« Art Critics' Reading List


Kristina Olson is associate director of the School of Art and Design at West Virginia University, where she teaches modern and contemporary art, architecture and theory. She has been an exhibition reviewer for Art Papers, Art in America, Sculpture Magazine and the former New Art Examiner. She is a contributor to the forthcoming The ART of Critique/Re-imagining Professional Art Criticism and the Art School Critique, and Kartoon Kings: The Graphic Work of Simon Grennan and Christopher Sperandio (2007), and she was co-editor of Blanche Lazzell: The Life and Work of an American Modernist (2004). She is exhibition reviews editor for the Southeastern College Art Conference Review.

The Anti-Aesthetic: Essays on Postmodern Culture. Edited by Hal Foster. Port Townsend, Washington: Bay Press, 1983.

This slim volume, with essays by Habermas, Owens, Jameson, Baudrillard, et al., was a ubiquitous presence when I was a graduate student in the art criticism program at Stony Brook University in the late 1980s. Kenneth Frampton’s, “Towards a Critical Regionalism: Six Points for an Architecture of Resistance” was essential to my understanding of postmodern architecture and urban planning, and the rigor of Rosalind Krauss’ argument in “Sculpture in the Expanded Field” presented an enviable model for a beginning writer. I still think Foster’s introduction provides one of the most succinct definitions of postmodernism ever written. Always one to judge a book by its cover, I loved the Richard Prince photo set on a lavender ground and marveled that this important compilation was published in Port Townsend, a harbor I knew well from my childhood sailing in the San Juan Islands.

Paul Goldberger. Up From Zero: Politics, Architecture, and the Rebuilding of New York. New York: Random House, 2004.

Goldberger’s account of the original scheme for Minoru Yamasaki’s World Trade Center and the drama over rebuilding that ensued in the immediate aftermath of the Towers’ demise was riveting. The insider information about the political and real estate forces driving construction in Manhattan was eye-opening. I will always see developer Larry Silverstein, Governor George Pataki and architect David Childs through Goldberger’s revealing profiles. His reporting captured all of the emotion that fueled the debates over the design competition that selected Daniel Libeskind as master builder for the contested site. Goldberger’s enduring enthusiasm for the civilizing and symbolic power of urban architecture puts the compromised designs now nearing completion at Ground Zero into disheartening relief.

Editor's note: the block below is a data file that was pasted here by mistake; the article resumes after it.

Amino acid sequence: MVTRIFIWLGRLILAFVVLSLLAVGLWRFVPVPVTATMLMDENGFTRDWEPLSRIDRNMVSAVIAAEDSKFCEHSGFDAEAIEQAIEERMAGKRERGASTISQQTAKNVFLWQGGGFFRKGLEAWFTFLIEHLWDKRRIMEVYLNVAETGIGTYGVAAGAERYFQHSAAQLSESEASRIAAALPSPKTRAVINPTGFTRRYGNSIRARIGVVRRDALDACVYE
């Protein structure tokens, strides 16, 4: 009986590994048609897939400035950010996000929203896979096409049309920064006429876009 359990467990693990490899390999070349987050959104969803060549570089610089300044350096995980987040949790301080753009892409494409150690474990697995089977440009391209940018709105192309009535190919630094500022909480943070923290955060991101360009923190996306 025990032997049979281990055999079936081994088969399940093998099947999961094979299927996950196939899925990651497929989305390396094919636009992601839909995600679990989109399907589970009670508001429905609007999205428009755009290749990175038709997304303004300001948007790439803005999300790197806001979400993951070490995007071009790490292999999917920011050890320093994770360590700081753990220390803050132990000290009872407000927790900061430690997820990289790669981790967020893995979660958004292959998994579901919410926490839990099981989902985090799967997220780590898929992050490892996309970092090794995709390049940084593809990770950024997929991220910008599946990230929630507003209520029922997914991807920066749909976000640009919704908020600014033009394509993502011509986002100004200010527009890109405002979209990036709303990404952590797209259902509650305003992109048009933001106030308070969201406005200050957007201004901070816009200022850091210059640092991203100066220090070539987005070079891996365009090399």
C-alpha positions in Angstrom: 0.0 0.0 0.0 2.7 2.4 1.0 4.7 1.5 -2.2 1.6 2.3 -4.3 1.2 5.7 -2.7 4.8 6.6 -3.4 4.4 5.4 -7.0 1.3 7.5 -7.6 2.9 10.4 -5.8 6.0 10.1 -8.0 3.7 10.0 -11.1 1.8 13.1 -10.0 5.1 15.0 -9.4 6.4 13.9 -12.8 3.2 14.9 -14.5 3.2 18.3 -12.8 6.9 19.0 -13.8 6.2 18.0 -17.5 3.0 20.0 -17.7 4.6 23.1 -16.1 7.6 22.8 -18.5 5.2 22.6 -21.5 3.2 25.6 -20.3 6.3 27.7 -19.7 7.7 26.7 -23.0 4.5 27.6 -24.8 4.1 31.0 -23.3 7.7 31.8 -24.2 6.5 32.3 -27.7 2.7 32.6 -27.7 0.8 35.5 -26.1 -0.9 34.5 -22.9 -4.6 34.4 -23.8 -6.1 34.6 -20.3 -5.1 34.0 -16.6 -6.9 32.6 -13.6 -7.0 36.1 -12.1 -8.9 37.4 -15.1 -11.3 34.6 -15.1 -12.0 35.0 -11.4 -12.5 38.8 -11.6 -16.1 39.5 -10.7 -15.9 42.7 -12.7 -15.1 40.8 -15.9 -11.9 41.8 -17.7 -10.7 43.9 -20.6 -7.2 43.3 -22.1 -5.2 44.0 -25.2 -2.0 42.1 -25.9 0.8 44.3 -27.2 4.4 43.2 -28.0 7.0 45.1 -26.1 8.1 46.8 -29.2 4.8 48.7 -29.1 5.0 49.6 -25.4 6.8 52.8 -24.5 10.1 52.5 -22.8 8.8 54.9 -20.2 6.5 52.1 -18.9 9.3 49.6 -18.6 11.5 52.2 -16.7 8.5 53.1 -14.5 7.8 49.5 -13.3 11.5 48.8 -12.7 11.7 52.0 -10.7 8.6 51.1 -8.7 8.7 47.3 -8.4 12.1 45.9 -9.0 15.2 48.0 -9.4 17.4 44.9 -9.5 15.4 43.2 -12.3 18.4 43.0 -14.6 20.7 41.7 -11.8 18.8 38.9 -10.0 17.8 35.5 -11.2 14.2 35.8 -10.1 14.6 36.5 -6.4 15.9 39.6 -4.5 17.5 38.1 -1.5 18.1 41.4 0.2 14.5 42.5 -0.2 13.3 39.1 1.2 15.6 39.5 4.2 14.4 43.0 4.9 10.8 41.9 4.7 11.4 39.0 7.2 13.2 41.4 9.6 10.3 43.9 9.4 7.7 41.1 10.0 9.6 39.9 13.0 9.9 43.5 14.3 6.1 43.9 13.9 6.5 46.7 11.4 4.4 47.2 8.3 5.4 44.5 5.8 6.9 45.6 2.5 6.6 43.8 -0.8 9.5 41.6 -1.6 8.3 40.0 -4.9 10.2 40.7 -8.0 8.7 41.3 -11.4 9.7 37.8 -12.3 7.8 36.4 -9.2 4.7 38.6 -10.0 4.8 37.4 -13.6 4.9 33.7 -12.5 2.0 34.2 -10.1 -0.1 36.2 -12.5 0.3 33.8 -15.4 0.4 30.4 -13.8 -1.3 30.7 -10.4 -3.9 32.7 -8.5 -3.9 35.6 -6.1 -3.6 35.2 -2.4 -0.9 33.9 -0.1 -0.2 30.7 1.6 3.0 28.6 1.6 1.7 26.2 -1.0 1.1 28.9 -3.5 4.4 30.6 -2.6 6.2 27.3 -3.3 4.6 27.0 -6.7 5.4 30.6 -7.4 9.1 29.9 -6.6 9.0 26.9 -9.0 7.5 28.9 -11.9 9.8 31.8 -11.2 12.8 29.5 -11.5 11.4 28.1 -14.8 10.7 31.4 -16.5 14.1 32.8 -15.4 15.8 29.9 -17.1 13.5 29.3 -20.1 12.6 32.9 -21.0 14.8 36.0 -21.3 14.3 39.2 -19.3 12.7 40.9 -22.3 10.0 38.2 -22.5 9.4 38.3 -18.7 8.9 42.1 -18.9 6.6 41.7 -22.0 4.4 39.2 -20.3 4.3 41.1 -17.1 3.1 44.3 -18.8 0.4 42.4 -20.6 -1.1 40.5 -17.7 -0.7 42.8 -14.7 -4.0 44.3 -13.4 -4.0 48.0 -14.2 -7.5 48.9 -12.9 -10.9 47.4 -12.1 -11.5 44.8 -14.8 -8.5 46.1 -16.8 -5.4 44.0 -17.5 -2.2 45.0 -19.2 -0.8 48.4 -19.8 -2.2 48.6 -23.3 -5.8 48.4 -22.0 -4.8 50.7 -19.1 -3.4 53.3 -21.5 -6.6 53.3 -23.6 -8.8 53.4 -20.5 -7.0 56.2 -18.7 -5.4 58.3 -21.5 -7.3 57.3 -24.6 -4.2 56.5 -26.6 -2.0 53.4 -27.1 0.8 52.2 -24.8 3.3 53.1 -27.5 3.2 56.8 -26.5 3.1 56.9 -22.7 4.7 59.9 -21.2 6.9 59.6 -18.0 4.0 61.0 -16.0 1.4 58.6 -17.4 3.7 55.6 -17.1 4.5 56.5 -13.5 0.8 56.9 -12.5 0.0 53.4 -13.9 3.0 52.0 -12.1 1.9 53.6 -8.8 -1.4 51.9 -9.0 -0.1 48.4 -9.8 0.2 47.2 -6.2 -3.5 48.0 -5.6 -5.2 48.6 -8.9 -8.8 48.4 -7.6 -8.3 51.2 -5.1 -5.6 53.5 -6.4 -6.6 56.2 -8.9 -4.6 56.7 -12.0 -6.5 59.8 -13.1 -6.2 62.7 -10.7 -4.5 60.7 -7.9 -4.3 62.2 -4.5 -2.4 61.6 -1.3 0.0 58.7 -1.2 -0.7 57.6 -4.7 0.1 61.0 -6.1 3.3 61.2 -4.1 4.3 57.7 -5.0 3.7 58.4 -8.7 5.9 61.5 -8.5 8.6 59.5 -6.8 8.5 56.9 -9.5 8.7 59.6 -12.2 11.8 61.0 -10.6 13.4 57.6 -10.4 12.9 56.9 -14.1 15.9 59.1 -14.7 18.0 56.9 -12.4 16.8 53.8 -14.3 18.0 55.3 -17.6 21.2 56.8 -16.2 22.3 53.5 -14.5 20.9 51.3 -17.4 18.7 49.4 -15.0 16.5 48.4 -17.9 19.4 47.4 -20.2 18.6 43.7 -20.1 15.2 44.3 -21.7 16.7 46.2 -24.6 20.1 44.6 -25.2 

Kerr Houston. An Introduction to Art Criticism. New York: Pearson Education, Inc., 2013.

It might seem that another book offering advice regarding the process of writing about art is unnecessary. Terry Barrett’s Criticizing Art (1994, 2000 and 2012) provides clear guidance to the beginning writer, and James Elkins’ What Happened to Art Criticism? (2003) makes a thoughtful analysis of the state of art criticism today. However, Houston’s new guide accomplishes both tasks in addition to including a historical overview of art criticism, brief critic profiles and a selection of essays. It appeals to my practical approach to writing reviews with sections devoted to the key elements of description, interpretation and evaluation. His concise chapters about critical theory and development of an individual voice make this a useful tool for teaching writing to advanced students. Most of all, it is encouraging to see the activity of art critical writing presented as a creative endeavor of continued cultural relevance.